The reviews are in!
“Superb staging… evocative dialog with the agility of a fencing match… a work of supple nuance… electrifying… keeps us on the edge of our seats. What more could you ask for?” LA Times (Critic’s Choice)
“Smallwood’s beautifully nuanced characterization is mesmerizing. Bottitta’s depiction of White’s journey is equally layered and deeply affecting…” Backstage (Critic’s Pick)
“This intellectual smackdown is a white-knuckle, gut-wrenching emotional ride with its shattering conclusion that takes no prisoners. Packs a powerful and unforgettable punch. Go see this knockout performance!” EyeSpyLA
“Wonderfully acted. Boldly staged…an even balance between tension and action.” LA Theatre Review
“Intensely satisfying… an engaging, focused demanding experience… with meaning, subtext, questions, choices, hope, despair, death, God and philosophy. And then some.” LA Splash
“Taut and muscular production…due to the impeccably detailed direction. The Sunset Limited must be experienced.” Stage & Cinema
“An intriguing exploration of religious faith versus nihilism… gives a superb pair of actors a showcase that crackles with intelligence.” LAist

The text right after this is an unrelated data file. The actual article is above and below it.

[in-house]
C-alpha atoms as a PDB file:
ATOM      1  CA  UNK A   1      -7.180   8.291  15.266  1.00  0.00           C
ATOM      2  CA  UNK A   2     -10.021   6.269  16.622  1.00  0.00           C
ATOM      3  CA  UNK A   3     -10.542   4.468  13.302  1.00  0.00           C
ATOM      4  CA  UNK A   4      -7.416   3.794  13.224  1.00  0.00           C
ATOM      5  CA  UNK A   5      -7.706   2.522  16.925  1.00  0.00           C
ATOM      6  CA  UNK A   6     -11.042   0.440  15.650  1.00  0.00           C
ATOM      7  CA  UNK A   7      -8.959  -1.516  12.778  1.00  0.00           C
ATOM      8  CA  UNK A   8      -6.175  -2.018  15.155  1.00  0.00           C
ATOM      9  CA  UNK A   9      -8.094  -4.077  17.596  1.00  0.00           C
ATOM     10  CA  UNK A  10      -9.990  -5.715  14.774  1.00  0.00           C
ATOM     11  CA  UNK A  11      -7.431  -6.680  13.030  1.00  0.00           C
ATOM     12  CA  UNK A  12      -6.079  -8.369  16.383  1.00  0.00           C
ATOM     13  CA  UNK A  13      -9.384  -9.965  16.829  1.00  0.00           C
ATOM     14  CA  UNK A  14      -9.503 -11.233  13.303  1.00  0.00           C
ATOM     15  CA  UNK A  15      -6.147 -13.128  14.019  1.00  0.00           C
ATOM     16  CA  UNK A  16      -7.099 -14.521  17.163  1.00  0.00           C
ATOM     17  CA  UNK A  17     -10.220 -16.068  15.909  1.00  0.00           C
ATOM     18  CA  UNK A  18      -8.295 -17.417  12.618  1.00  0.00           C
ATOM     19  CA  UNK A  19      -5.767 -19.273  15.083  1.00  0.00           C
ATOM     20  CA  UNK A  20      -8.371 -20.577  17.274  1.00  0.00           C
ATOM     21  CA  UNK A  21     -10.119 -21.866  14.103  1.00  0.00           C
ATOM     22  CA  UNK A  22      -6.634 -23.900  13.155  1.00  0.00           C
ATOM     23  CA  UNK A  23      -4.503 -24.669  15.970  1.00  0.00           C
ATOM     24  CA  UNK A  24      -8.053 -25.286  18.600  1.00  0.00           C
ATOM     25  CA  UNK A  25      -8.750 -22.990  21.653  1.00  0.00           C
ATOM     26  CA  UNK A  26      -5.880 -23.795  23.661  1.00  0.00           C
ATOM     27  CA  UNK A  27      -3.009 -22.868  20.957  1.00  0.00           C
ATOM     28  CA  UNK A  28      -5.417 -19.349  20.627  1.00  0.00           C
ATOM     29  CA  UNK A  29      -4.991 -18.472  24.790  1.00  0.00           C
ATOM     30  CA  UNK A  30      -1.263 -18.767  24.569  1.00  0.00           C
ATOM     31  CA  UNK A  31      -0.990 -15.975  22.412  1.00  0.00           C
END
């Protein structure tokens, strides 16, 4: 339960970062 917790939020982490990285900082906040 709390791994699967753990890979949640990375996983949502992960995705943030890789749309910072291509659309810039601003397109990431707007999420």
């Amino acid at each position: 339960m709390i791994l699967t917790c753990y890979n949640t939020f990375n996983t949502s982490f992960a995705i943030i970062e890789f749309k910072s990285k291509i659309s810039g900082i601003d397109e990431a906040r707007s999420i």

Watch the trailer!
November 6 – April 30
Directed by John Perrin Flynn
Starring Ron Bottitta and Tucker Smallwood
Produced by John Perrin Flynn and Matthew Elkins
Lighting Design by Dan Weingarten
Sound Design by Joseph “Sloe” Slawinski
Set Design by Stephanie Kerley Schwartz
Costume Design by Lauren Tyler
On a subway platform in New York City, an ex-con from the South saves the life of an intellectual atheist who wasn’t looking for salvation. Now, the reformed murderer-turned-savior ventures to offer salvation of another kind, bringing the failed suicide victim back to his Harlem apartment for an articulate and moving debate about truth, fiction and belief. The two men are named Black and White, as indeed they are. White is disillusioned and disenchanted by the modern world. Black had an epiphany after a nasty knife fight in the penitentiary and discovered a faith that he now wants to share with others, or at least with White. Black begins in control, but it quickly becomes clear that the nonbeliever is much more secure in his convictions than the believer. And when White goes on the attack, his nihilism steamrolls his opponent. Is Black a guardian angel or just a sinner looking for redemption? Was White really saved, or is he stuck in a kind of purgatory?